In Part 1 of the Mind-Alliance blog post series on KM strategy we dealt with diagnosing the “as-is” state of KM and uncovering issues that impede productivity. In Part 2, we presented a process for developing a KM strategy. In Part 3, we discuss pillars of successful KM strategy implementation.
A lot is at stake with KM strategy implementation because if projects fail to yield the expected results, executives, managers, and workers may lose faith in the entire KM enterprise. With that in mind, here are some of the pillars of successful KM strategy implementation:
In Part 1 of “How to Develop a Successful Knowledge Management Strategy” we discussed the goals organizations commonly have to create a KM strategy and the importance of starting with a study that reveals the current state of KM in the organization. This post outlines a process for developing a KM and Collaboration Strategy, a Portfolio of Solution Approaches, and an Implementation Plan.
The first step is to define a vision and set of strategic objectives, informed by the findings from the Phase 1 study of the “as-is” state of KM. This vision often is about why the organization wants to harness the power of better information sharing and collaboration, knowledge management, learning, and innovation. Each organization has a unique perspective about how this will enable it to deliver greater impact through enhanced decision making and organizational performance.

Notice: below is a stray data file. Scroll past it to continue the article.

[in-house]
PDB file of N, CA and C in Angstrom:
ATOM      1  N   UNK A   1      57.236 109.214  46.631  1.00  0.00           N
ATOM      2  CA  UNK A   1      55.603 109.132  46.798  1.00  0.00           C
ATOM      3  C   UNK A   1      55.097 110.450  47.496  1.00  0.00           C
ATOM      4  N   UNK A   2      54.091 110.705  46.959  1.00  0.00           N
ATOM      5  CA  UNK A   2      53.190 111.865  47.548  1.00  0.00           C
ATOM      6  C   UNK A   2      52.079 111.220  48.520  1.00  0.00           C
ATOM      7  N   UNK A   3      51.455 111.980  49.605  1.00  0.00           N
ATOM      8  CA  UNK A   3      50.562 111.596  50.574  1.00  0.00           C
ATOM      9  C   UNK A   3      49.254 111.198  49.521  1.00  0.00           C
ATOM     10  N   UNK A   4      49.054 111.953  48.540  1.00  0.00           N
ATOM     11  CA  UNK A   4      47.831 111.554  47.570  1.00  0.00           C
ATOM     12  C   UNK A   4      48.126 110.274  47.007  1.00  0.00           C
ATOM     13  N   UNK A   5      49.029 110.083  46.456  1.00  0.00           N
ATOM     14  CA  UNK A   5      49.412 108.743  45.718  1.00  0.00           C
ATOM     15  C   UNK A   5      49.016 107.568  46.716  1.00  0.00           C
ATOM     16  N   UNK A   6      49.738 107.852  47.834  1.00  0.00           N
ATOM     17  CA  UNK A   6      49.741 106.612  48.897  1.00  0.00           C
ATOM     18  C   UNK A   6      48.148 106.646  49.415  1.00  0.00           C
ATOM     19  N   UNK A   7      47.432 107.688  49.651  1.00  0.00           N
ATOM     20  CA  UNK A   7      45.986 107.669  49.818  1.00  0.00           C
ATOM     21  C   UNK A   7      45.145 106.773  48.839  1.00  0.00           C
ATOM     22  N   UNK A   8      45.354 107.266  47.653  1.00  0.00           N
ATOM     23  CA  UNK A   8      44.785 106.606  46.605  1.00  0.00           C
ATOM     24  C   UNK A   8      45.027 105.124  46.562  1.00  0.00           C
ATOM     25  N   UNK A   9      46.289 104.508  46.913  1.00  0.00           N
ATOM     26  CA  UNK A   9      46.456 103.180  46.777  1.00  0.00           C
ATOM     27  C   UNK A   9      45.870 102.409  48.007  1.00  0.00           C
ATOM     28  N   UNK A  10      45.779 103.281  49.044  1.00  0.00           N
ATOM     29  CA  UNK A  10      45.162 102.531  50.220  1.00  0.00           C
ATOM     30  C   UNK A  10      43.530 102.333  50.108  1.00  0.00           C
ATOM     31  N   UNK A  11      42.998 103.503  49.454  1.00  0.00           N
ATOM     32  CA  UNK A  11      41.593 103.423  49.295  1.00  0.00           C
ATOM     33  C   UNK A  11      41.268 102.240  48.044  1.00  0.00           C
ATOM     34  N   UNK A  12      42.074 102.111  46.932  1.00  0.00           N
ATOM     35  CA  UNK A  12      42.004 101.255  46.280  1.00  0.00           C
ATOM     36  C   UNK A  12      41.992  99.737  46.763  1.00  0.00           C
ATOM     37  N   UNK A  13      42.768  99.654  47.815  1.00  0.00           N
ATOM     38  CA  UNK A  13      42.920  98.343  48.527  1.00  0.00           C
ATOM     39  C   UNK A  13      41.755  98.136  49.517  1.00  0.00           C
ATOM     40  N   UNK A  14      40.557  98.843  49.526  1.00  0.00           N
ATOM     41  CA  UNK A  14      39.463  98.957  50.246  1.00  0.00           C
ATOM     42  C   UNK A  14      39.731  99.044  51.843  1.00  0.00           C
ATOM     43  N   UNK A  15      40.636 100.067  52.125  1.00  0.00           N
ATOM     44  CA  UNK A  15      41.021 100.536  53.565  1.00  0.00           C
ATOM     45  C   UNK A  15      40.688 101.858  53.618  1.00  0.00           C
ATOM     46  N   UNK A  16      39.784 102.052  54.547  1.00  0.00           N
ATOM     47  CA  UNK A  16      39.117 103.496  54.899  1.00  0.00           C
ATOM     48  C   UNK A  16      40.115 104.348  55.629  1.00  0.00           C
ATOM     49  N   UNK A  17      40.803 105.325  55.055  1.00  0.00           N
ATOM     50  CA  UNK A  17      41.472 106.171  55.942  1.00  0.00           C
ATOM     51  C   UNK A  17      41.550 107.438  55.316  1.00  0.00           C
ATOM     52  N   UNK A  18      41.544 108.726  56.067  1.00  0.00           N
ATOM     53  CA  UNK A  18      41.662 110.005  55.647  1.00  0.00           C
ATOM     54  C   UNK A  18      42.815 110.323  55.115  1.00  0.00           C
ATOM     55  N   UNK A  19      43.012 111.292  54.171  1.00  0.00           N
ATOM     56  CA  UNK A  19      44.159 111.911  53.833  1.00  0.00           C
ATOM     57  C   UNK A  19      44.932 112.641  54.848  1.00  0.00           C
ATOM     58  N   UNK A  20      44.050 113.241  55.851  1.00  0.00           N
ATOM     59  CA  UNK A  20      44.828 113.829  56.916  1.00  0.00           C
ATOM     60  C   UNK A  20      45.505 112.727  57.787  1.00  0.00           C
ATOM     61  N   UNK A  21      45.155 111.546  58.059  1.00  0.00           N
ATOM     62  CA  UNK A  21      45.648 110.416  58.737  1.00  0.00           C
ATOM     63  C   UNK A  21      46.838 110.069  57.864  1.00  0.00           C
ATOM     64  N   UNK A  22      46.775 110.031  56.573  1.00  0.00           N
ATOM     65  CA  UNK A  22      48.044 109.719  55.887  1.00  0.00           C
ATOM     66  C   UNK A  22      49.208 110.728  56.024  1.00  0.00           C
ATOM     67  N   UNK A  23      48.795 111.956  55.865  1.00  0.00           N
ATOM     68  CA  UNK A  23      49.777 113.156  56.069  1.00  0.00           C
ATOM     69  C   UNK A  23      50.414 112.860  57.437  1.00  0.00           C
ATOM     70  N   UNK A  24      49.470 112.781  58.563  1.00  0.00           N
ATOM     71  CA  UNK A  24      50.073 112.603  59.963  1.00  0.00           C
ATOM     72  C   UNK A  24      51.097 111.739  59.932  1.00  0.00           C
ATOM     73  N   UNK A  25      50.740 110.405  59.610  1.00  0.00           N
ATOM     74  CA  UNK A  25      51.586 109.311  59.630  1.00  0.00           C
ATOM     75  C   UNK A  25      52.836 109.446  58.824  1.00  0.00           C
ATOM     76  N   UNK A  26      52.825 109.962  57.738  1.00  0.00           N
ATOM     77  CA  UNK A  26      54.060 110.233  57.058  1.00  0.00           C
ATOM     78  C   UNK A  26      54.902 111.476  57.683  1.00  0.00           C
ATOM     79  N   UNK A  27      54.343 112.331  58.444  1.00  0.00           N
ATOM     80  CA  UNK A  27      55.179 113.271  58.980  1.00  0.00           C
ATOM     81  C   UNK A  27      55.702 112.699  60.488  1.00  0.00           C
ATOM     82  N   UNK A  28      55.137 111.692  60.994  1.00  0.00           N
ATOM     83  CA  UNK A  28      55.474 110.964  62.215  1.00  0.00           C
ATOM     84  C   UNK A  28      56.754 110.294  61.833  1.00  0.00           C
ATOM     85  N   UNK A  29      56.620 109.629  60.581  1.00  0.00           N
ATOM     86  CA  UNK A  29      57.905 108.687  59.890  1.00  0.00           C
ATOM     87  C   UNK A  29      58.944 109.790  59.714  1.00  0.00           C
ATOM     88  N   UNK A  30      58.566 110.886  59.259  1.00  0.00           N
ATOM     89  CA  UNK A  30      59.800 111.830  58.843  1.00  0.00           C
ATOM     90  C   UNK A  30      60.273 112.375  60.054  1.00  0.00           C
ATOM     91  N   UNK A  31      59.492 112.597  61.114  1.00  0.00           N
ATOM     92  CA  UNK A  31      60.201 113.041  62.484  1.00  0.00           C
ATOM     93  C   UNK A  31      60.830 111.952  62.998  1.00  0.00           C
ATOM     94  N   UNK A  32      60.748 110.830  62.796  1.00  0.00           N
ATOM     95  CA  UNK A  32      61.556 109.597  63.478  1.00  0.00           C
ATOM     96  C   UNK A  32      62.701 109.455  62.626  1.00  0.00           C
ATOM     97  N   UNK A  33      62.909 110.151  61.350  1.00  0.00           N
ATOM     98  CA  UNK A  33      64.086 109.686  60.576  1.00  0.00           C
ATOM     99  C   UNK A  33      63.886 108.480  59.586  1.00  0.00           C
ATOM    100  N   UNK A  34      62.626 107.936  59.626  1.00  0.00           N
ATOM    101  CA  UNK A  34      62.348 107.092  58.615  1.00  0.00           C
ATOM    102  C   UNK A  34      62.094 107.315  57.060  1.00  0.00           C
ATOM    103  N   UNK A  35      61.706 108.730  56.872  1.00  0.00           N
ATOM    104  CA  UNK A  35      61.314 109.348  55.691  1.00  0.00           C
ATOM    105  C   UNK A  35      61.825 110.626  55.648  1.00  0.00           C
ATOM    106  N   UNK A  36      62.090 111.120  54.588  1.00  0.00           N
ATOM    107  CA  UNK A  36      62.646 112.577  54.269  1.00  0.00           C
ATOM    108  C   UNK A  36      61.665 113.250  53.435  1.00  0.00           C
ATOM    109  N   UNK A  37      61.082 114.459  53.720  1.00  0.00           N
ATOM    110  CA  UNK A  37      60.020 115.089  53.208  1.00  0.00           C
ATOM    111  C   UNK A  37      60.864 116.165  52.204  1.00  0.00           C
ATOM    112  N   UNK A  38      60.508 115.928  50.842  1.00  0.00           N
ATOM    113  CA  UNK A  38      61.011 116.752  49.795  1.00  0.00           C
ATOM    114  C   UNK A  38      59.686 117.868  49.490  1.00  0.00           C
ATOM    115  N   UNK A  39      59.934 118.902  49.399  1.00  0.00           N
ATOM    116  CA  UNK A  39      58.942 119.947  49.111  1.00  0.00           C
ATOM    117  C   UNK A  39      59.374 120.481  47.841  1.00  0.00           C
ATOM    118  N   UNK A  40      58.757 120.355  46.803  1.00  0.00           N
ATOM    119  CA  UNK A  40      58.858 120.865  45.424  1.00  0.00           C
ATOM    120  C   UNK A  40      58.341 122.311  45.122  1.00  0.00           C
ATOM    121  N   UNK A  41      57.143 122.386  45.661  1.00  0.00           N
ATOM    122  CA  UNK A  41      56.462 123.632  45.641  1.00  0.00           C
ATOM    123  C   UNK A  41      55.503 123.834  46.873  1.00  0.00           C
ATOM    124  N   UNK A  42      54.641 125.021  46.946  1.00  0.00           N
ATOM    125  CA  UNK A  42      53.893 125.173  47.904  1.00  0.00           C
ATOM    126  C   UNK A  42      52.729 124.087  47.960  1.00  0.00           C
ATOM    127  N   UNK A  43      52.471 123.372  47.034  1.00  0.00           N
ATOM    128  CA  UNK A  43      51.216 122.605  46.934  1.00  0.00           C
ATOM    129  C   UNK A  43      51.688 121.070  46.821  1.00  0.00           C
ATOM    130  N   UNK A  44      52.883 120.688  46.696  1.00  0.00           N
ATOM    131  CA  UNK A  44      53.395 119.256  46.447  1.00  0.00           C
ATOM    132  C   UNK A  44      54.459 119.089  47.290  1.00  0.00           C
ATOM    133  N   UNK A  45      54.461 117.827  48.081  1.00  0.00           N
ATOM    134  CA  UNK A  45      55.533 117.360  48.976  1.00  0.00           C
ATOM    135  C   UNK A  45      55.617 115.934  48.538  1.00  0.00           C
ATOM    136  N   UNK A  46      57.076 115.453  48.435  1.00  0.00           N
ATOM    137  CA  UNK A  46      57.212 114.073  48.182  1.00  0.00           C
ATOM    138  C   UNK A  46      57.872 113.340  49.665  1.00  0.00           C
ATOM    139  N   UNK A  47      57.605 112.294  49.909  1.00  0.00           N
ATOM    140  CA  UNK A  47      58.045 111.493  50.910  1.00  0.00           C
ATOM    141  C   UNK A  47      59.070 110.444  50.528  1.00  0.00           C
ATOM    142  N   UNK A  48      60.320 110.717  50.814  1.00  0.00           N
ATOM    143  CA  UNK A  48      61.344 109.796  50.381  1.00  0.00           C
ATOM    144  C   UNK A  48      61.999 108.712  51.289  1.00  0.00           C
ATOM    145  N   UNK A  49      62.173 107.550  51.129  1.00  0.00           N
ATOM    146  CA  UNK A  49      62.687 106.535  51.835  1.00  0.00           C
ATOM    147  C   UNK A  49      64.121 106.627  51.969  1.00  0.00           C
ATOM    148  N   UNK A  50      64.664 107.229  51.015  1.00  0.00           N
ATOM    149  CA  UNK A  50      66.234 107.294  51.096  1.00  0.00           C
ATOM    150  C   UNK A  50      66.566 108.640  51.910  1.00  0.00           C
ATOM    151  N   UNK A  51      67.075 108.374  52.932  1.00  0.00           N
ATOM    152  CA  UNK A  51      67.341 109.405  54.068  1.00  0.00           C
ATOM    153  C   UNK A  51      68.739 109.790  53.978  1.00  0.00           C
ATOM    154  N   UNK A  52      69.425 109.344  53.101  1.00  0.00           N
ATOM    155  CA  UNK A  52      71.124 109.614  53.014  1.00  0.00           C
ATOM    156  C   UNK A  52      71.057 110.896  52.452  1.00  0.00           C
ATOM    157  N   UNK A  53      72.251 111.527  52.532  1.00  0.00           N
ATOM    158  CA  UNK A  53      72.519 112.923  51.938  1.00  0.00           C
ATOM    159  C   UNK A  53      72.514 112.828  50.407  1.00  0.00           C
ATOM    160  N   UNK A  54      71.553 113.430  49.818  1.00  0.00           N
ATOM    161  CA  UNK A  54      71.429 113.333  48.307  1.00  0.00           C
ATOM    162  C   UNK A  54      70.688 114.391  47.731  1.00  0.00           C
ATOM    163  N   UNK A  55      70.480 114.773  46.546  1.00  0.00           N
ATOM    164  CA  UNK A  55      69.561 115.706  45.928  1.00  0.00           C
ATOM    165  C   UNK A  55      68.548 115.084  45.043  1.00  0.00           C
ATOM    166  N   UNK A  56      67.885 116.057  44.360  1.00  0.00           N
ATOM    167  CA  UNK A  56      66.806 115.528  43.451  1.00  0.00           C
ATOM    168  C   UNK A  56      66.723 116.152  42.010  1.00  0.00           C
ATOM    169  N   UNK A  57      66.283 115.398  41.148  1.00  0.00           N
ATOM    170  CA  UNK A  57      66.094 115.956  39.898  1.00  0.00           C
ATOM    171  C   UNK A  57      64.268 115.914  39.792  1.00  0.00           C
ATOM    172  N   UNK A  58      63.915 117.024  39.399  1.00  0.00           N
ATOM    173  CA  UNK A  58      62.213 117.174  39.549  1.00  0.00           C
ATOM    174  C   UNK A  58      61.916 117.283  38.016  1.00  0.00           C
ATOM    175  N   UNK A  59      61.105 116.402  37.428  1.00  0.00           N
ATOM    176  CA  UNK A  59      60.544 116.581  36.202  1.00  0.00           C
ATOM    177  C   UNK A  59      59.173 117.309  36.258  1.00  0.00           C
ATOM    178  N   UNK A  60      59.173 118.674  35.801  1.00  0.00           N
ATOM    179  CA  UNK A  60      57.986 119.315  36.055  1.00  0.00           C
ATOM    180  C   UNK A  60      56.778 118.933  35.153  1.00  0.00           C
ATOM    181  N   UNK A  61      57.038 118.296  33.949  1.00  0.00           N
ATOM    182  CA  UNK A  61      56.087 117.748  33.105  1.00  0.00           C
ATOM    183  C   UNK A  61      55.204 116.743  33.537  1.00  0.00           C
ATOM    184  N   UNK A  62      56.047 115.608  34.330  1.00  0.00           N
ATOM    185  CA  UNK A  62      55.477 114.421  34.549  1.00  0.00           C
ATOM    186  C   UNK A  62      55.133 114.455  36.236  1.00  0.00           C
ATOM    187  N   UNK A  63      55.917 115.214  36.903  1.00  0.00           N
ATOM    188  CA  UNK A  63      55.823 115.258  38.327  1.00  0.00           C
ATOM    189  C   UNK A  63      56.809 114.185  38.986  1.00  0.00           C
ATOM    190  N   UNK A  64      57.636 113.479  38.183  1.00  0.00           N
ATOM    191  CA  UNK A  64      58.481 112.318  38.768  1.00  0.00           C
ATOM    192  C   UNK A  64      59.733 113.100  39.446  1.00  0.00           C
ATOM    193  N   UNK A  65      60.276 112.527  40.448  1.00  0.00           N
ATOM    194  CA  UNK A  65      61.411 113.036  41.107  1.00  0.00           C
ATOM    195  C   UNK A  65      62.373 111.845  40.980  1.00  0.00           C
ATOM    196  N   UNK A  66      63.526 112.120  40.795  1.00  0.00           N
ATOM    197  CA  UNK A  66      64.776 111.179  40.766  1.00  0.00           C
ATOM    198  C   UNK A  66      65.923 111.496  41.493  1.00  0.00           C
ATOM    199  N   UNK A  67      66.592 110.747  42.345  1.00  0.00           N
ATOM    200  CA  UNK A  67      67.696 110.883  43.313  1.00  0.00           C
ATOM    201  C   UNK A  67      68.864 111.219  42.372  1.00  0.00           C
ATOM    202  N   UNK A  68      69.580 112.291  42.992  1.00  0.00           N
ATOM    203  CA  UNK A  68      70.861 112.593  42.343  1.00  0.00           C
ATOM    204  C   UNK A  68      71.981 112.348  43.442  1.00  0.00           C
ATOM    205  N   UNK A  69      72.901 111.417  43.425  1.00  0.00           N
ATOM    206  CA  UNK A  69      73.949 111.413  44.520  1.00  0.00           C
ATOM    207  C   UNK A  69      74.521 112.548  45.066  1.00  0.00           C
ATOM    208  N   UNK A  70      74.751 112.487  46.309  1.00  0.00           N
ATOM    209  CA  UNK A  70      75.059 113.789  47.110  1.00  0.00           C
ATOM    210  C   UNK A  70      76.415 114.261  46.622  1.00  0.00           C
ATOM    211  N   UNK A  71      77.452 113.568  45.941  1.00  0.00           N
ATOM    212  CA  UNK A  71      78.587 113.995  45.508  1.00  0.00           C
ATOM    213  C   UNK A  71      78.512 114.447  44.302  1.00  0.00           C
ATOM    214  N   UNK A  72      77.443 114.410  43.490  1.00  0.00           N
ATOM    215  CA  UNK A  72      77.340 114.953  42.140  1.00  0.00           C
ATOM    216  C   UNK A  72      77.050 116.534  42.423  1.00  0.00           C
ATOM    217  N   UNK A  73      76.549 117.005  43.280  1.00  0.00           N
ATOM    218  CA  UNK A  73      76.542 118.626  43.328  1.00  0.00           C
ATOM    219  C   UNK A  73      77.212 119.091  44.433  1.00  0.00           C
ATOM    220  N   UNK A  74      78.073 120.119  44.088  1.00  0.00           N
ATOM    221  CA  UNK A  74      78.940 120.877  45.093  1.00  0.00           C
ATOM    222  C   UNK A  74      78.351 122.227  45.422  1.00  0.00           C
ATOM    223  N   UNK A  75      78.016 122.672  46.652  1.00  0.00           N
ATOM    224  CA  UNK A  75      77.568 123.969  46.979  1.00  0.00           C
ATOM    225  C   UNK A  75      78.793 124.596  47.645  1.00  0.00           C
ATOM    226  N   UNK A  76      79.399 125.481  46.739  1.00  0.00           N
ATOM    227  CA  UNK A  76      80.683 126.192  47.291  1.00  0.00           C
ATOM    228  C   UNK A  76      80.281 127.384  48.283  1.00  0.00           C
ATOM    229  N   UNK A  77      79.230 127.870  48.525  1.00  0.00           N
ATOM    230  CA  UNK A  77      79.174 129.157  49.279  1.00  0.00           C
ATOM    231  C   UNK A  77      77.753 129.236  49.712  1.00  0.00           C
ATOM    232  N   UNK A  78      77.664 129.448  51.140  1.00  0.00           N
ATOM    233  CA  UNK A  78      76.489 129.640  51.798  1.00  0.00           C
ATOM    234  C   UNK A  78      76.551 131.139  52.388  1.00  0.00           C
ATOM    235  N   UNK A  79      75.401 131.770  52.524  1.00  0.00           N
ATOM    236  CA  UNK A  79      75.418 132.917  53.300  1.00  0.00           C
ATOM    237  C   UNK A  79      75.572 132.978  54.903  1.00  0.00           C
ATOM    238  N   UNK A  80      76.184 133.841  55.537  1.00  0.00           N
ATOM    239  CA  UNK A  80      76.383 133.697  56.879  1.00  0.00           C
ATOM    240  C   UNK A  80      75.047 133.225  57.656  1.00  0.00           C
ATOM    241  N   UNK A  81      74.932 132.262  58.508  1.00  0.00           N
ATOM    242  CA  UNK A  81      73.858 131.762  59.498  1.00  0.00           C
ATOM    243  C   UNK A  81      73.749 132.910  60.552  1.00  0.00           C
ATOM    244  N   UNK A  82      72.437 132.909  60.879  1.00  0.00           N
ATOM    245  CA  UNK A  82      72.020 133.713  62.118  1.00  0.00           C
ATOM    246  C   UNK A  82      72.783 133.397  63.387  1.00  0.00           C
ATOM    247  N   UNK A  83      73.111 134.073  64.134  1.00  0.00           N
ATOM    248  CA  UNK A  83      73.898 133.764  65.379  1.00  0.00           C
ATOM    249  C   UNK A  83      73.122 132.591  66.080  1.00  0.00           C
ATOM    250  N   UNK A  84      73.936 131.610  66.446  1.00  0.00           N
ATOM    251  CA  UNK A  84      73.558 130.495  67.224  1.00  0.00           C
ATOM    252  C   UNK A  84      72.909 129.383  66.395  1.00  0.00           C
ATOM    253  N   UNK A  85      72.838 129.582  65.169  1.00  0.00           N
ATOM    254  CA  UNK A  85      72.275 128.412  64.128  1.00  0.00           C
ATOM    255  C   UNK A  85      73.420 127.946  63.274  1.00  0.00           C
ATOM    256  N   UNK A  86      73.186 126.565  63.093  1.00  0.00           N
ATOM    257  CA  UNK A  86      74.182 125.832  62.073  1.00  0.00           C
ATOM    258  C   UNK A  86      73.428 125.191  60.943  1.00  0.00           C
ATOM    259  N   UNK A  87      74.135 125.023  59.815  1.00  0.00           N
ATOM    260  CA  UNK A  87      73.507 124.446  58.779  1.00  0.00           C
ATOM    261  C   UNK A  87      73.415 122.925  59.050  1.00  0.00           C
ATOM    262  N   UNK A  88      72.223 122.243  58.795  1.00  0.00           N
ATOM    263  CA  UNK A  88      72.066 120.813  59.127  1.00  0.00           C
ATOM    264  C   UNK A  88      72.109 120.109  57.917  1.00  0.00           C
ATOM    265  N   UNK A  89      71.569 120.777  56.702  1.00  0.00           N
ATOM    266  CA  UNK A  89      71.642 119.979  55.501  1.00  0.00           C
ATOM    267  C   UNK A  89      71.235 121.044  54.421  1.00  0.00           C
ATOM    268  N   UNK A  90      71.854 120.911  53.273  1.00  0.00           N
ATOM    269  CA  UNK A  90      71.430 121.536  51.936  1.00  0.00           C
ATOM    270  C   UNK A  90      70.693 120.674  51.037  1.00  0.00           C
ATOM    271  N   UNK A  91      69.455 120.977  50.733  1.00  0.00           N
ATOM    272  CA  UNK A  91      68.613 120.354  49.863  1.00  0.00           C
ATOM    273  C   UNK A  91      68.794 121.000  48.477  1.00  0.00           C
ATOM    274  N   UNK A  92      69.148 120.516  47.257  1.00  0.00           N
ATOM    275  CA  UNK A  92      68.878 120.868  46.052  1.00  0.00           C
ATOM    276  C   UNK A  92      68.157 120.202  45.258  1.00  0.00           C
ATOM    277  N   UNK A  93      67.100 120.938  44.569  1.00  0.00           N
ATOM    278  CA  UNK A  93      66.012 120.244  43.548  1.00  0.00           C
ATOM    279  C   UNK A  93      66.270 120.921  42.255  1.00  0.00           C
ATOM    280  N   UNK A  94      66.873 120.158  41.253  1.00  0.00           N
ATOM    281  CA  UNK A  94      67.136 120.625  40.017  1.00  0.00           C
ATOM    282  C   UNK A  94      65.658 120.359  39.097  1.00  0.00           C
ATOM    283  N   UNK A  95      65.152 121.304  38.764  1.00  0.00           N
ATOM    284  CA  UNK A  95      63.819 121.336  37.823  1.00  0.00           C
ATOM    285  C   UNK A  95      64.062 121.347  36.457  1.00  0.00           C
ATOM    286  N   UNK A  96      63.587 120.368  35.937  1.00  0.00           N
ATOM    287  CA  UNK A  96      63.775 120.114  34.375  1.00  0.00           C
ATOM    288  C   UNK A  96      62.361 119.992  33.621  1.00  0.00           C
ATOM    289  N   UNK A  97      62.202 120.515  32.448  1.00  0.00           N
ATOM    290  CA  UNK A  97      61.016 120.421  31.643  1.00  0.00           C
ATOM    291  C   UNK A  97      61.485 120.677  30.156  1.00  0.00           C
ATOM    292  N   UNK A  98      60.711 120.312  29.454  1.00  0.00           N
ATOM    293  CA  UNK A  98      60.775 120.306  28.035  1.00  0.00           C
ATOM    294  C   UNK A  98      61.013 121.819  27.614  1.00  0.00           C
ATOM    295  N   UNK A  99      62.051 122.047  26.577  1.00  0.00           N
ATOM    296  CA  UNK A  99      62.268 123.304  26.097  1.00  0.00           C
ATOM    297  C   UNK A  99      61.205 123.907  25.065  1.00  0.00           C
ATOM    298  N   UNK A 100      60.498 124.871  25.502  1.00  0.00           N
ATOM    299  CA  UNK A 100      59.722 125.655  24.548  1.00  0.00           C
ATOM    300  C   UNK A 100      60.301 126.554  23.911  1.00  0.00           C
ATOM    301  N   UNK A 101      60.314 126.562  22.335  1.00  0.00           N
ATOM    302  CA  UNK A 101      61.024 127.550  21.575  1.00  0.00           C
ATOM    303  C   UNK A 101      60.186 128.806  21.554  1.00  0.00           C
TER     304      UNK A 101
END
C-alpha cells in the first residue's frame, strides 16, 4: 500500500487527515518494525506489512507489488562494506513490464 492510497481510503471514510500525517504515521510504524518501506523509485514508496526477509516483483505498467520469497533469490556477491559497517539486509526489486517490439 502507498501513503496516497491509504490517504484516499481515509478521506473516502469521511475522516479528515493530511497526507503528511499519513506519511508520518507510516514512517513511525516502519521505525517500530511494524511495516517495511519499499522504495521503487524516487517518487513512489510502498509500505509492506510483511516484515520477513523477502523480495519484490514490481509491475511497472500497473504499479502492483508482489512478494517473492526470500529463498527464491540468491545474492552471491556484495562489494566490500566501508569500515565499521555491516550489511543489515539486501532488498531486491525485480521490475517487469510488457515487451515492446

NOTE: This is the first post in a three part series, “How to Develop a Successful Knowledge Management Strategy”
Enterprises are increasingly looking for ways to improve information sharing, collaboration, and knowledge management (KM). While the specific reasons vary from industry to industry, common goals include:
To enhance the efficiency of strategy development, planning, and operational work processes
To streamline the flow of information within the organization and enhance collaboration with external partners
To support decision making with better intelligence
To focus knowledge resources on addressing planning and execution priorities
To retain and reuse institutional knowledge
To create a more adaptable workforce and agile organization
Many international organizations seeking to contribute solutions to global challenges and policy problems are struggling to disseminate their reports and other “knowledge products.” A recent article in the Washington Post (“The solutions to all our problems may be buried in PDFs that nobody reads”) highlights a situation common to the World Bank. Simply put, it seems like relatively few people are downloading the Bank’s reports.